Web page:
Airtight suits used in `fumes' autopsy
Jonathan T. Lovitt ; Anita Manning
RIVERSIDE, Calif. - A team of experts took elaborate precautions Thursday for
an autopsy they hoped would explain what killed Gloria Ramirez and knocked
out six emergency workers who tried to treat her.
Two forensic pathologists performing the autopsy and two industrial hygienists
monitoring the air planned to work in air-tight suits in intervals, perhaps
throughout the night. Results of a chemical blood analysis could take weeks.
A hazardous materials team stood by during the autopsy. Afterward, the autopsy
team faced four decontamination scrubdowns and a 12-hour hospital stay for
Ramirez, 31, a cancer patient, was brought to Riverside General Hospital's
emergency room on Feb. 19 in cardiac arrest. A physician and five nurses passed
out when Ramirez's blood was drawn.
Several people reported an ammonia smell and nurse Sally Balderas described
"fumes coming off her body, like you see coming off gasoline."
Physician Julie Gorchynski and Balderas remain hospitalized. Gorchynski was
taken off a ventilator Thursday; Balderas' condition was listed as stable.
Discrepancies continued to baffle investigators:
-- There were conflicting reports Thursday on whether Ramirez, Gorchynski and
Balderas were exposed to organophosphate, a pesticide chemical. Los Angeles
Poison Control Center toxicologists said blood tests indicated exposure to the
chemical. But officials at Loma Linda University Medical Center ruled it out
along with other chemicals, including cyanide and strychnine.
Ashok Jain, a consultant to the Poison Control Center, said an enzyme test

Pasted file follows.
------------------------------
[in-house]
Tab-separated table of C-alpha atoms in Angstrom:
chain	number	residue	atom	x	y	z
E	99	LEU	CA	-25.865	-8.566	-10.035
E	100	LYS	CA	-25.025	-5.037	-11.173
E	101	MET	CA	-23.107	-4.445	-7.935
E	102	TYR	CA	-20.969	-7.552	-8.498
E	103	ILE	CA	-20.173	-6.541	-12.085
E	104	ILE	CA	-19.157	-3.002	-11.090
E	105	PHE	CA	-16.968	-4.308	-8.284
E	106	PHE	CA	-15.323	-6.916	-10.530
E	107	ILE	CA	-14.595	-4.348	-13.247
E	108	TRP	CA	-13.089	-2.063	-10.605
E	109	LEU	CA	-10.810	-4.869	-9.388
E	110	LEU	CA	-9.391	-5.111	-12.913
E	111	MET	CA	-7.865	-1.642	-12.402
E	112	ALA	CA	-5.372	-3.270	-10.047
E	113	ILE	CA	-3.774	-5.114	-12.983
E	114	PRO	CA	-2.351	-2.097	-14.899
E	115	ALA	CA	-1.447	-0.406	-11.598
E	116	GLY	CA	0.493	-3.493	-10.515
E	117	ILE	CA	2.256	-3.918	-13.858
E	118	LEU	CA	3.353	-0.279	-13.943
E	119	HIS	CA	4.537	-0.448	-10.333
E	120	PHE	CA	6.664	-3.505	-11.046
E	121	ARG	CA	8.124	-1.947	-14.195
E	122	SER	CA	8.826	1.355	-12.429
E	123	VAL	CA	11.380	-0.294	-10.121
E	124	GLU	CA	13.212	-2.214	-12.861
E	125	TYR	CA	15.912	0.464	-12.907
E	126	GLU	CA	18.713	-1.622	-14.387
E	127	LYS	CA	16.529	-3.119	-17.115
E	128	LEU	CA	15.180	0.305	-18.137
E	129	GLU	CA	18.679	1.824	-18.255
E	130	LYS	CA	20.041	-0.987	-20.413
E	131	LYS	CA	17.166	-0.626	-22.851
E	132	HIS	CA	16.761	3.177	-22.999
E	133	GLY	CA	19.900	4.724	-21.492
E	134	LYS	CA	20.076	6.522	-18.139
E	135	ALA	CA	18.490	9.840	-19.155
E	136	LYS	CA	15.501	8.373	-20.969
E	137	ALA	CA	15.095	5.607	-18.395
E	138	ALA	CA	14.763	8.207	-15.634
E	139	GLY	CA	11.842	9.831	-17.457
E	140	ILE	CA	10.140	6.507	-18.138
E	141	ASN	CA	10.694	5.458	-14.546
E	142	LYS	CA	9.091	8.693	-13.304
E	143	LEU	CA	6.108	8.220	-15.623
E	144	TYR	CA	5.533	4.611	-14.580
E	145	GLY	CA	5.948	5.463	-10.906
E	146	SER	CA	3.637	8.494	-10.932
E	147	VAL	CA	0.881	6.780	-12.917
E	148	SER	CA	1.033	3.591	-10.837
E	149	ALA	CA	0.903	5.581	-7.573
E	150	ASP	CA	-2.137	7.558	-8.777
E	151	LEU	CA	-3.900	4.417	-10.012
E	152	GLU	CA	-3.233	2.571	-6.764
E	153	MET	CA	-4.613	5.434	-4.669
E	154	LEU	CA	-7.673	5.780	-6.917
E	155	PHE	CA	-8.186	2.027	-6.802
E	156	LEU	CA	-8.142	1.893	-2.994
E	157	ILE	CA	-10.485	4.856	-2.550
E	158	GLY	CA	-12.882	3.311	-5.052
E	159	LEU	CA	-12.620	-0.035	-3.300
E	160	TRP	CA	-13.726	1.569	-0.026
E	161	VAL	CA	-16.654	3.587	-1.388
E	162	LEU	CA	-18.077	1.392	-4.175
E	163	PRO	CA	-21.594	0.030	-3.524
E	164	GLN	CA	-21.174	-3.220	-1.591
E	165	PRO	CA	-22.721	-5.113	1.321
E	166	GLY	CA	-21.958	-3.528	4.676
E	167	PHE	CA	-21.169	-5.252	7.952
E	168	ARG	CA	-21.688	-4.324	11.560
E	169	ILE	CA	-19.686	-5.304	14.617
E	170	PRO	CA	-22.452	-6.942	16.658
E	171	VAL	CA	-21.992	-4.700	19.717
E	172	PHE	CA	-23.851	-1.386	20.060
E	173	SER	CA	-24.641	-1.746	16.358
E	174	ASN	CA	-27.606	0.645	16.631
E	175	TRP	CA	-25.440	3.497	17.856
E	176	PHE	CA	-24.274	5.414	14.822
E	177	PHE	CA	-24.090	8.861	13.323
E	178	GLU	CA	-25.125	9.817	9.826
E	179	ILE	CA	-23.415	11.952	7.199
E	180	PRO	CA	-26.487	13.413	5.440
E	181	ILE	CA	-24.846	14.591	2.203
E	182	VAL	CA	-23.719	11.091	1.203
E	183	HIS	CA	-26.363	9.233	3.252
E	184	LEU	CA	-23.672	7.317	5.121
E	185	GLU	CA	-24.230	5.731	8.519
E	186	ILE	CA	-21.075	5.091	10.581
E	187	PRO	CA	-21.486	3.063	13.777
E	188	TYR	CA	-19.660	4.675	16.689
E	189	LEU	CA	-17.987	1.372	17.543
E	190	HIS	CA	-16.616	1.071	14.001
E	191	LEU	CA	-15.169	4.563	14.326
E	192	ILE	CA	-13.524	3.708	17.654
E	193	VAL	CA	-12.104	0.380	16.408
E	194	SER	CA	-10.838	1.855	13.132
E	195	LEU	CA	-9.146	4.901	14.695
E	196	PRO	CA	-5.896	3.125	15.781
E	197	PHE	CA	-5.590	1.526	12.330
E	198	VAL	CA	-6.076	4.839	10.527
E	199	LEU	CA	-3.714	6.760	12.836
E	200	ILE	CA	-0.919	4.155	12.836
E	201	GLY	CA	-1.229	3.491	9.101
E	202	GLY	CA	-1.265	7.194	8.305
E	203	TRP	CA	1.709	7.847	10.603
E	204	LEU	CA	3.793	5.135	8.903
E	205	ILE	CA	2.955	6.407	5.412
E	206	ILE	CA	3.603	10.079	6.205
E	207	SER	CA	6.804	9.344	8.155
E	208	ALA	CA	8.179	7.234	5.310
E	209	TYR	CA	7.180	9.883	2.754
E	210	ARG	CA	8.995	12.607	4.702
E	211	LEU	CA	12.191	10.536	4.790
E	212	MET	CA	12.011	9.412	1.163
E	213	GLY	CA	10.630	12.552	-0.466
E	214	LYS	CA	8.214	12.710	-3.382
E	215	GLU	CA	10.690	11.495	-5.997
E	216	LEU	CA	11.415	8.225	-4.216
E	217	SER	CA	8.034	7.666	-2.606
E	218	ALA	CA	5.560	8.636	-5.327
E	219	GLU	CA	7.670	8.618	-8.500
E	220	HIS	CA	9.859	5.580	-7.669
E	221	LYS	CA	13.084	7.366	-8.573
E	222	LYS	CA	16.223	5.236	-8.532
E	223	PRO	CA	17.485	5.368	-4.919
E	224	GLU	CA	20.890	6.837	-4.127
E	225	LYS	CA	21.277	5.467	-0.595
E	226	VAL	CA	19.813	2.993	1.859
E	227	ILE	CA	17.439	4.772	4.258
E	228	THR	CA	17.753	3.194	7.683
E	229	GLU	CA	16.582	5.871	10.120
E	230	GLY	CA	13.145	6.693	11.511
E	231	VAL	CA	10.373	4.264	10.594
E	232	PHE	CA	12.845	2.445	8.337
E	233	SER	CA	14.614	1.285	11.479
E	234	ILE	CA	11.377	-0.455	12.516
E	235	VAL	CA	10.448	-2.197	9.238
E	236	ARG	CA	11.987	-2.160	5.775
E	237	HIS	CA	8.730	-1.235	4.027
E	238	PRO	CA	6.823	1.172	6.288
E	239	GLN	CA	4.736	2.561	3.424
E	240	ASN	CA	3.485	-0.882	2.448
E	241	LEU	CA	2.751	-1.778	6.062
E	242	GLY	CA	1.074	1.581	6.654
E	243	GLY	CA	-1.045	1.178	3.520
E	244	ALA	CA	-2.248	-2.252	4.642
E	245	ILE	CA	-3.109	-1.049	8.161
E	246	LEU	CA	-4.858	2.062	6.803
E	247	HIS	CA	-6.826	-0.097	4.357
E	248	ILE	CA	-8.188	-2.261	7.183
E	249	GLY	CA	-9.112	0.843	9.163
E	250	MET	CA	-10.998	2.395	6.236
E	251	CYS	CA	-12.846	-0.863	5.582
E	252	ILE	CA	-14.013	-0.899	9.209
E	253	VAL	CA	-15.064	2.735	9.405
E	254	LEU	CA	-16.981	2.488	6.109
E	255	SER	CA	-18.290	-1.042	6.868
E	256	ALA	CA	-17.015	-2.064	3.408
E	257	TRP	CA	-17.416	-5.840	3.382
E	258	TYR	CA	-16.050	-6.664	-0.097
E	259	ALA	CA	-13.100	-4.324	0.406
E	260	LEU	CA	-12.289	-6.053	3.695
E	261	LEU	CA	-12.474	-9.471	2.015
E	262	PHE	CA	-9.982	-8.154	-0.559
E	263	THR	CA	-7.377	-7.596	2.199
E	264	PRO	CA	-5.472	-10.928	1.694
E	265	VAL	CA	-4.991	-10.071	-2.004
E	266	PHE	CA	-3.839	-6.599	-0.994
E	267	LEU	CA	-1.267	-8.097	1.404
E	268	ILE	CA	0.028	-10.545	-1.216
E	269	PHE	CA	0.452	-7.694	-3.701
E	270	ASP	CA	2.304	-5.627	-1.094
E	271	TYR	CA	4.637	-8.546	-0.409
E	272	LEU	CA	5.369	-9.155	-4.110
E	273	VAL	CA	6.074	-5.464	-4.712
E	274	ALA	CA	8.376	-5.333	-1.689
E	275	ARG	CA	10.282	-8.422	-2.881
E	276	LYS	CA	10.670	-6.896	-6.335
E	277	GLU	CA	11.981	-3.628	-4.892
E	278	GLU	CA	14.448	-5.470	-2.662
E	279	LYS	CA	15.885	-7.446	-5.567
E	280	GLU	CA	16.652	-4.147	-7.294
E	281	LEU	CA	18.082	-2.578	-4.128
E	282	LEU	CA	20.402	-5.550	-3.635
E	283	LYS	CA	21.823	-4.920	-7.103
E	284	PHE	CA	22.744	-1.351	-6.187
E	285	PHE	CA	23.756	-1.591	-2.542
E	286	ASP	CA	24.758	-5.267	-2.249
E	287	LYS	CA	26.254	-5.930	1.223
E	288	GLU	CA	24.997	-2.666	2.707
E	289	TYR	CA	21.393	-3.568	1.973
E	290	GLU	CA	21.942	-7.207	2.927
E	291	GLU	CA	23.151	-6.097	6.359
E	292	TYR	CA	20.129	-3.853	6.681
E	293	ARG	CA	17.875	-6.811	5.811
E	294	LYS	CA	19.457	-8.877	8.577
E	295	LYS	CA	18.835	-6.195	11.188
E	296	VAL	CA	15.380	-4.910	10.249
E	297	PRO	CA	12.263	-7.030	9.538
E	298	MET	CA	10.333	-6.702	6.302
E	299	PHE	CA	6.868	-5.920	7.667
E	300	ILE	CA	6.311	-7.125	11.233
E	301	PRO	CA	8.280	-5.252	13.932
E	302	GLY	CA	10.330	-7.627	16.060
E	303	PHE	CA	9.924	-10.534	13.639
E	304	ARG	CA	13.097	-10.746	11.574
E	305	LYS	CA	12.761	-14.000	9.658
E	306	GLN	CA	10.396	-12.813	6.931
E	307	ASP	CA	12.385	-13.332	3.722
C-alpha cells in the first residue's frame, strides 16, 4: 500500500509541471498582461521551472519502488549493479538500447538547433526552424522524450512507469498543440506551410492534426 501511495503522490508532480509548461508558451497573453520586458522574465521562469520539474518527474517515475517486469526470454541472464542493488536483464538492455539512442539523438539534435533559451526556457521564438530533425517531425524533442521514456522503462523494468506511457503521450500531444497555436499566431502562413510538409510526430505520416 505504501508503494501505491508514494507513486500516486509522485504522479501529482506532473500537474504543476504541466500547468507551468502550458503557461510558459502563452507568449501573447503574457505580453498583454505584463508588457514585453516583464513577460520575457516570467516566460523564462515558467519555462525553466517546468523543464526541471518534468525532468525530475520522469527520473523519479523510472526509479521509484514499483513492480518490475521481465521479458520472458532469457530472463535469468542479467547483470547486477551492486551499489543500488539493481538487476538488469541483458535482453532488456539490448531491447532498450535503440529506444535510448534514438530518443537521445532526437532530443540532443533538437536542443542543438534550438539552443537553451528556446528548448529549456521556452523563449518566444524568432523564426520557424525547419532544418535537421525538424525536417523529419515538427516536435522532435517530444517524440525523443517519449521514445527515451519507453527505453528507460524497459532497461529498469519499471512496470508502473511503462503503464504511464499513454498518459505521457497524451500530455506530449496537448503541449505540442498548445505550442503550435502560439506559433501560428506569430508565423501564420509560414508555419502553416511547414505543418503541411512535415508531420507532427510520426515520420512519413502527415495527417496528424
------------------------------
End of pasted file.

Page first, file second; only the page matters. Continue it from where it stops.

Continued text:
showed exposure to organophosphate, but the test on Ramirez wasn't conclusive.
`If she was the source, she should have much lower enzyme levels," Jain said.
"They may have to look somewhere else."
-- Ramirez's family said that she had been undergoing chemotherapy for cervical
cancer. But officials at Riverside and Loma Linda said that she did not receive
-- Attention also focused Thursday on a flushable basin next to the emergency
table where Ramirez was treated. Two people noticed a urine-colored liquid in
the basin just before the first worker fainted. The basin was later flushed and
cleaned; it wasn't tested.
Ramirez's sister and brother-in-law, Maggie and David Garcia, have hired lawyer
Stephen Otto to consider a possible wrongful death lawsuit.
Says Otto: "There were a number of people present at the time Gloria died, and
I'm hoping we can count on their honesty. . . . As for (early) reports of her
committing suicide, that's absolutely not true and has caused the family great
Ramirez's sister says the family is still in shock. "I'm just really upset by all this,"
Maggie Garcia says. "We haven't really grasped that she's gone yet. It just came
so all of a sudden."
PHOTO,b/w,Lois Bernstein,AP; PHOTO,b/w,AP